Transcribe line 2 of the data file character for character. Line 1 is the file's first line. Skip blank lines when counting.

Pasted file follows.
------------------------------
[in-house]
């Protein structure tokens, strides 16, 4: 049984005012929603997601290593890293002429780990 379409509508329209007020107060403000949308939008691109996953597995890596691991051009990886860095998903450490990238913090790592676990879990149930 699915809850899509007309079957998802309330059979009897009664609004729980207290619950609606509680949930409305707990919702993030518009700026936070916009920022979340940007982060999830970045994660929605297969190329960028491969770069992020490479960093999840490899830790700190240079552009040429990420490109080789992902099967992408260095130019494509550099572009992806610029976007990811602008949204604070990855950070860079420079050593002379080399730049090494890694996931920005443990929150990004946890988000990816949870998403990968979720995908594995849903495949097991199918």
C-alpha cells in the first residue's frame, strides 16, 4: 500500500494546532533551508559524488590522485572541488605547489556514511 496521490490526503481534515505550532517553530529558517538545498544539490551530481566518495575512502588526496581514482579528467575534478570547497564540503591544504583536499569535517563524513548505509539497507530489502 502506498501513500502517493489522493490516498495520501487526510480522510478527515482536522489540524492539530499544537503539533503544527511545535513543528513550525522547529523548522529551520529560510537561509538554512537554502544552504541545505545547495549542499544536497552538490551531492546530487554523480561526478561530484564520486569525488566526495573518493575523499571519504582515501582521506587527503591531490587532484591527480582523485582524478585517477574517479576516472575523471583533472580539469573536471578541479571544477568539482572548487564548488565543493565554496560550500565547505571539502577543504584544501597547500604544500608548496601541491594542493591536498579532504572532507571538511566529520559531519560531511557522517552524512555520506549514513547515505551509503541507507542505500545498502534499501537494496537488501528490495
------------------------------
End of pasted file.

């Protein structure tokens, strides 16, 4: 049984005012929603997601290593890293002429780990 379409509508329209007020107060403000949308939008691109996953597995890596691991051009990886860095998903450490990238913090790592676990879990149930 699915809850899509007309079957998802309330059979009897009664609004729980207290619950609606509680949930409305707990919702993030518009700026936070916009920022979340940007982060999830970045994660929605297969190329960028491969770069992020490479960093999840490899830790700190240079552009040429990420490109080789992902099967992408260095130019494509550099572009992806610029976007990811602008949204604070990855950070860079420079050593002379080399730049090494890694996931920005443990929150990004946890988000990816949870998403990968979720995908594995849903495949097991199918």